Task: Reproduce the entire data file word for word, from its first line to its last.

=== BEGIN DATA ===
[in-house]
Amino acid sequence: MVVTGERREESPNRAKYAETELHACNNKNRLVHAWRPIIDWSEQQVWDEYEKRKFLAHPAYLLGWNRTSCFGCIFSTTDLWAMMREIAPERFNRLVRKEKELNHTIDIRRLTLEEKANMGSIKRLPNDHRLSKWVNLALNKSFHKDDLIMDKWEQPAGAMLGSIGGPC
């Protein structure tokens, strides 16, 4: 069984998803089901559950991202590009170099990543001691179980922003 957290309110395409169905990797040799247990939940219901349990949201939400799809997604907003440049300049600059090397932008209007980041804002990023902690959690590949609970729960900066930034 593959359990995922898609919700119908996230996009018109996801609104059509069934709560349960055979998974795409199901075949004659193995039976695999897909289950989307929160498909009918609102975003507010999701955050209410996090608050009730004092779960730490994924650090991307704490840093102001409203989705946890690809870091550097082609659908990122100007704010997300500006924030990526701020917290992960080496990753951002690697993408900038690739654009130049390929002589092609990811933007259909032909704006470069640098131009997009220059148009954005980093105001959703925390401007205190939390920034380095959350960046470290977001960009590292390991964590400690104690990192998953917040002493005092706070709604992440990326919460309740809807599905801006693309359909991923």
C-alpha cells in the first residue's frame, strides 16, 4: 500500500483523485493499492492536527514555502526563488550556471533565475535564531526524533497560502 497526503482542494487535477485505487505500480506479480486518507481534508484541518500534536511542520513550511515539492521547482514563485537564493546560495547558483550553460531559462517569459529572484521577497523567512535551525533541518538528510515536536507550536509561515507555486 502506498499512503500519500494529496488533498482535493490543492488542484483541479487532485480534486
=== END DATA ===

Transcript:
[in-house]
Amino acid sequence: MVVTGERREESPNRAKYAETELHACNNKNRLVHAWRPIIDWSEQQVWDEYEKRKFLAHPAYLLGWNRTSCFGCIFSTTDLWAMMREIAPERFNRLVRKEKELNHTIDIRRLTLEEKANMGSIKRLPNDHRLSKWVNLALNKSFHKDDLIMDKWEQPAGAMLGSIGGPC
């Protein structure tokens, strides 16, 4: 069984998803089901559950991202590009170099990543001691179980922003 957290309110395409169905990797040799247990939940219901349990949201939400799809997604907003440049300049600059090397932008209007980041804002990023902690959690590949609970729960900066930034 593959359990995922898609919700119908996230996009018109996801609104059509069934709560349960055979998974795409199901075949004659193995039976695999897909289950989307929160498909009918609102975003507010999701955050209410996090608050009730004092779960730490994924650090991307704490840093102001409203989705946890690809870091550097082609659908990122100007704010997300500006924030990526701020917290992960080496990753951002690697993408900038690739654009130049390929002589092609990811933007259909032909704006470069640098131009997009220059148009954005980093105001959703925390401007205190939390920034380095959350960046470290977001960009590292390991964590400690104690990192998953917040002493005092706070709604992440990326919460309740809807599905801006693309359909991923």
C-alpha cells in the first residue's frame, strides 16, 4: 500500500483523485493499492492536527514555502526563488550556471533565475535564531526524533497560502 497526503482542494487535477485505487505500480506479480486518507481534508484541518500534536511542520513550511515539492521547482514563485537564493546560495547558483550553460531559462517569459529572484521577497523567512535551525533541518538528510515536536507550536509561515507555486 502506498499512503500519500494529496488533498482535493490543492488542484483541479487532485480534486